The Collapse of the NFL
“Nothing surprises me anymore in the NFL.” Words from the Tony Brady himself and he couldn’t be more accurate. The NFL is such a dynamic organization. They go through so many ups and downs every single year. Except it never really seems to get better for the league. Through the deteriorating relationship between the owners, the new disastrous rule changes and the termination of entire fan bases, the NFL is suffering and could very soon see its own demise as fans know it today.
The NFL owners and the fans typically have never connected too well. The NFL has a very diverse fan base. From young to old, poverty-ridden to the rich and throughout every single race. The NFL fans are widespread, so why are the owners only a small group of mainly rich white males? Now there are a couple exceptions, such as Shad Kahn, who owns the Jacksonville Jaguars and Virginia Halas McCaskey, who owns the Chicago Bears. Because of the racial, age and status difference, there are a lot of causes a lot of issues between the fans and the owners.
One problem has been the handling of the Colin Kaepernick situation. Back in 2016, Colin Kaepernick kneeled during the national anthem for racial injustice in the United States. It caused an absolute uproar from several people, the majority of whom were conservative who thought that he was disrespecting the flag and the country. The way the owners handled this angered both sides of the political spectrum. The NFL owners decided to blackball Colin from ever playing in the league ever again. It has even gone so far that Colin himself has filed a lawsuit against the NFL for collusion between the owners for keeping him off a team according to Sports Illustrated (McCann). There are a lot of fans who think Colin should be allowed to play and that he was just using his first amendment right.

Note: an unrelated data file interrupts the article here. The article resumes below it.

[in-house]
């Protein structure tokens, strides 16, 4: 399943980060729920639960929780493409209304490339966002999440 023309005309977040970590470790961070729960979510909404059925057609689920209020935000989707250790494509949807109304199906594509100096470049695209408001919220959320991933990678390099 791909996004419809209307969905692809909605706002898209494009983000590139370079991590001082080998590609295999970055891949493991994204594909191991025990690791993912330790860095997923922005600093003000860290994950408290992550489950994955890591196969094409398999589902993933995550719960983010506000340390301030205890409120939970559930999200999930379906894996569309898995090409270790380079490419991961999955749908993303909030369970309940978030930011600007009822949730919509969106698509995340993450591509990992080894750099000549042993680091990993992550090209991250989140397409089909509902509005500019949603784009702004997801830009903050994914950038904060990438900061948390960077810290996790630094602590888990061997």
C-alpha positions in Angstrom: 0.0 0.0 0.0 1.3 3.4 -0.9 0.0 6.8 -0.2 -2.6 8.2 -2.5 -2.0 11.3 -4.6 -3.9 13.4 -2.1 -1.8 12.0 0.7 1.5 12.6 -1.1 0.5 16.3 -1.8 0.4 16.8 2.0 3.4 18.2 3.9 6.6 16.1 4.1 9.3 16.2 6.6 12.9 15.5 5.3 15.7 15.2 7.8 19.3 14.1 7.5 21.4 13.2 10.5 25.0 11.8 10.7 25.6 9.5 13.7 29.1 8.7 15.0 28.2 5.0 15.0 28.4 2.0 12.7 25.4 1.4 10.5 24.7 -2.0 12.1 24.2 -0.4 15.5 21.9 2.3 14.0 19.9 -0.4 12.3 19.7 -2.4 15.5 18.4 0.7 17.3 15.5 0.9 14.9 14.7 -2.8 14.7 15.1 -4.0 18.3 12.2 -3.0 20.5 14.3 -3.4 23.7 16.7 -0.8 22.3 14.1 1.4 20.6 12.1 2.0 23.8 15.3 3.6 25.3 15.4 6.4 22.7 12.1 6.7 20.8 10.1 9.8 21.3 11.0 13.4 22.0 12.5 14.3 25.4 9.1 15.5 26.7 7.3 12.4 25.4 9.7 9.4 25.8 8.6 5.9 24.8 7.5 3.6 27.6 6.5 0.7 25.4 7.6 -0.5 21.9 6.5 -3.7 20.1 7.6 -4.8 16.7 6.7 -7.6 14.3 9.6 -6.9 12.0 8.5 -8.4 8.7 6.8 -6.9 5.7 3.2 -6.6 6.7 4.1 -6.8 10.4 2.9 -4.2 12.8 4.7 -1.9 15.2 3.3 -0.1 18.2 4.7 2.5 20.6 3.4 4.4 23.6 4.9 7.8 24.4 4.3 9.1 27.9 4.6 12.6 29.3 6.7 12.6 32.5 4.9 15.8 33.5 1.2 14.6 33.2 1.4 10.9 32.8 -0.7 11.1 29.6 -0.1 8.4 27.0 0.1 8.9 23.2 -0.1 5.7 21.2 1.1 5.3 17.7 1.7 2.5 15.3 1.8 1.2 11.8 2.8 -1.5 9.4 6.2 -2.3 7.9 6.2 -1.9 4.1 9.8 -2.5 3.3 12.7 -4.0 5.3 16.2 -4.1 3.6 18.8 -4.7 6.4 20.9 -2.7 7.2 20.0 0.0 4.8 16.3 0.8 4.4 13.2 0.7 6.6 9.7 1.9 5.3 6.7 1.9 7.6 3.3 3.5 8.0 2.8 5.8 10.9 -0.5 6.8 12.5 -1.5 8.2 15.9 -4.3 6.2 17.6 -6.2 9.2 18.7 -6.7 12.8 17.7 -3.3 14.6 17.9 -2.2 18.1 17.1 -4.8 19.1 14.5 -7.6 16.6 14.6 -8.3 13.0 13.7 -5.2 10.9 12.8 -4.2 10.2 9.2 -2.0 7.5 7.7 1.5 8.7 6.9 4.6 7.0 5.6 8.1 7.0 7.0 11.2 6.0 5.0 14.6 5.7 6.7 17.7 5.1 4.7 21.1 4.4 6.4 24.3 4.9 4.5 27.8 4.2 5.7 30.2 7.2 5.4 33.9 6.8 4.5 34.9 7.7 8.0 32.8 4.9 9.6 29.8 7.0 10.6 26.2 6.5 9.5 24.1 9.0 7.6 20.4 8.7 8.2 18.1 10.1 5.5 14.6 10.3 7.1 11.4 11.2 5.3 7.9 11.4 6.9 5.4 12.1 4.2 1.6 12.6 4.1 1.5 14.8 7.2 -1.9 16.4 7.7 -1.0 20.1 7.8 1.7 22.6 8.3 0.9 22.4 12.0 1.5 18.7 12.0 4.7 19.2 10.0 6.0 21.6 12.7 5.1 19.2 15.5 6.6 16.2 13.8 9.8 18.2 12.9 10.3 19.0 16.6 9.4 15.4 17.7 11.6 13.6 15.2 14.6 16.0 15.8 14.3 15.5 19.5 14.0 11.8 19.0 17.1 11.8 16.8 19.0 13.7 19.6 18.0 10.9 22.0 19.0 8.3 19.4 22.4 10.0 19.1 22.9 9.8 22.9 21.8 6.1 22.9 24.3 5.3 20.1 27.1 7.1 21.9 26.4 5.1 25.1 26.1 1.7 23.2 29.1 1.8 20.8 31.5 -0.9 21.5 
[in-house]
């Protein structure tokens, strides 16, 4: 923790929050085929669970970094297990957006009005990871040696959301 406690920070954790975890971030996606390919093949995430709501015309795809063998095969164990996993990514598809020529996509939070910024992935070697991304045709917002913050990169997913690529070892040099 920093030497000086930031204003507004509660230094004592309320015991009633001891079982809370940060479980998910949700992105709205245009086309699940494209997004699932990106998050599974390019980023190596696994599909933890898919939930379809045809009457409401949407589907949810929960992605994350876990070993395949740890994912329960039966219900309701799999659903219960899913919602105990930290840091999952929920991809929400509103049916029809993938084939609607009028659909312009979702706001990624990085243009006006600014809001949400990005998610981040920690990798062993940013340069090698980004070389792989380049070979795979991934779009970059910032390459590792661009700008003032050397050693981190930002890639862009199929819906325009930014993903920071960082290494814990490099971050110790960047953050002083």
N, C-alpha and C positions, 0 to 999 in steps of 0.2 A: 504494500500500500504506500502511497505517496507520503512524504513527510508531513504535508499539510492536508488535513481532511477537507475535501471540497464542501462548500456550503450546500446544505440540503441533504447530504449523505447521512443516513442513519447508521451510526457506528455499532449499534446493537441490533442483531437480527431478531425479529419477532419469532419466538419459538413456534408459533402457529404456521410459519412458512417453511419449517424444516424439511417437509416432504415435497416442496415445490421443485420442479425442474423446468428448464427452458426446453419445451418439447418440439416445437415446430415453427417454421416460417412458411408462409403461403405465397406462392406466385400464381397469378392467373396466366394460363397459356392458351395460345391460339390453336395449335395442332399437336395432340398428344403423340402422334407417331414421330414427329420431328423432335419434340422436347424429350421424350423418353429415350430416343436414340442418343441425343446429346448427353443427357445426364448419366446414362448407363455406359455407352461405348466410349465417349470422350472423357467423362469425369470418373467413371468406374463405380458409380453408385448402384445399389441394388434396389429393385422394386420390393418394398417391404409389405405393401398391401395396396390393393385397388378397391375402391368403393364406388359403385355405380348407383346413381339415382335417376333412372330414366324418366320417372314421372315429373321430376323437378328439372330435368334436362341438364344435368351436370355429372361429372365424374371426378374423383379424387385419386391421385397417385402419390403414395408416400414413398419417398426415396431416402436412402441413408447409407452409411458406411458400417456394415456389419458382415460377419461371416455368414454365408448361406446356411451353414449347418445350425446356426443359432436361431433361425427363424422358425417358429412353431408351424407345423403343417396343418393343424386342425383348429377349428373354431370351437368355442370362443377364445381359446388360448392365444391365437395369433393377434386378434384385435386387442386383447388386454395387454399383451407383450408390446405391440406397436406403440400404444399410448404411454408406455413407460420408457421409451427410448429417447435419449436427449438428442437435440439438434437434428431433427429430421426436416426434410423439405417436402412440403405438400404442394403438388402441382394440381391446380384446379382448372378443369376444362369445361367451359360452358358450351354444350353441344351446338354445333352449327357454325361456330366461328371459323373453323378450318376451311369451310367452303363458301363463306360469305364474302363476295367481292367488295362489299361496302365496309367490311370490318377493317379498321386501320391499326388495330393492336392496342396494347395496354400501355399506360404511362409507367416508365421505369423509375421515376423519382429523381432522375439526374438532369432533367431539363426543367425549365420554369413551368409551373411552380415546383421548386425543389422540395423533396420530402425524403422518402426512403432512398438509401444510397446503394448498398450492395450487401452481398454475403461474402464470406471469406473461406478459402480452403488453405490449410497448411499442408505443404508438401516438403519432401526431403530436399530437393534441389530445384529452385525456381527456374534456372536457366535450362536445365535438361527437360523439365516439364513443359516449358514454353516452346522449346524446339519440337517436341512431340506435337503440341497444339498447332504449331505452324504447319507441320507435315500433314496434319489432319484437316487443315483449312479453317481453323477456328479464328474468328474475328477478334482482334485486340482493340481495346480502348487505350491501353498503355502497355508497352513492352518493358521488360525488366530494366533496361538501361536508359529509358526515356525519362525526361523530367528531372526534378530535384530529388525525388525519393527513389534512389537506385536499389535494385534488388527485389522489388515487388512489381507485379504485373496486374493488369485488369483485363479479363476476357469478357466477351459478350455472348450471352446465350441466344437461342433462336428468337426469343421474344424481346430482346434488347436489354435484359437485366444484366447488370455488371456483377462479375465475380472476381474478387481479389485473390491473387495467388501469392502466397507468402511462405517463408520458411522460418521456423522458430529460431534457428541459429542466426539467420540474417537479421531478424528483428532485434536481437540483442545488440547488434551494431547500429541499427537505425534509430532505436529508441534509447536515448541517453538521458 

The owners ended up also making the other side angry as well. The people who thought that what Colin did was wrong wanted to see the NFL change their rules so no other players could protest. However, that rule never came to be. More and more players started to protest while they sat back in their comfy recliners and did nothing about it. This reaction from them about this ordeal lead to a massive ratings drop in 2017. Daniel Rapaport from SI.com reported that there was as much as a 10% drop in viewership from 2016 to 2017. He claimed that this was because of a combination of star players being out, such as JJ Watt and the political climate at the time stemming from the Colin Kaepernick situation.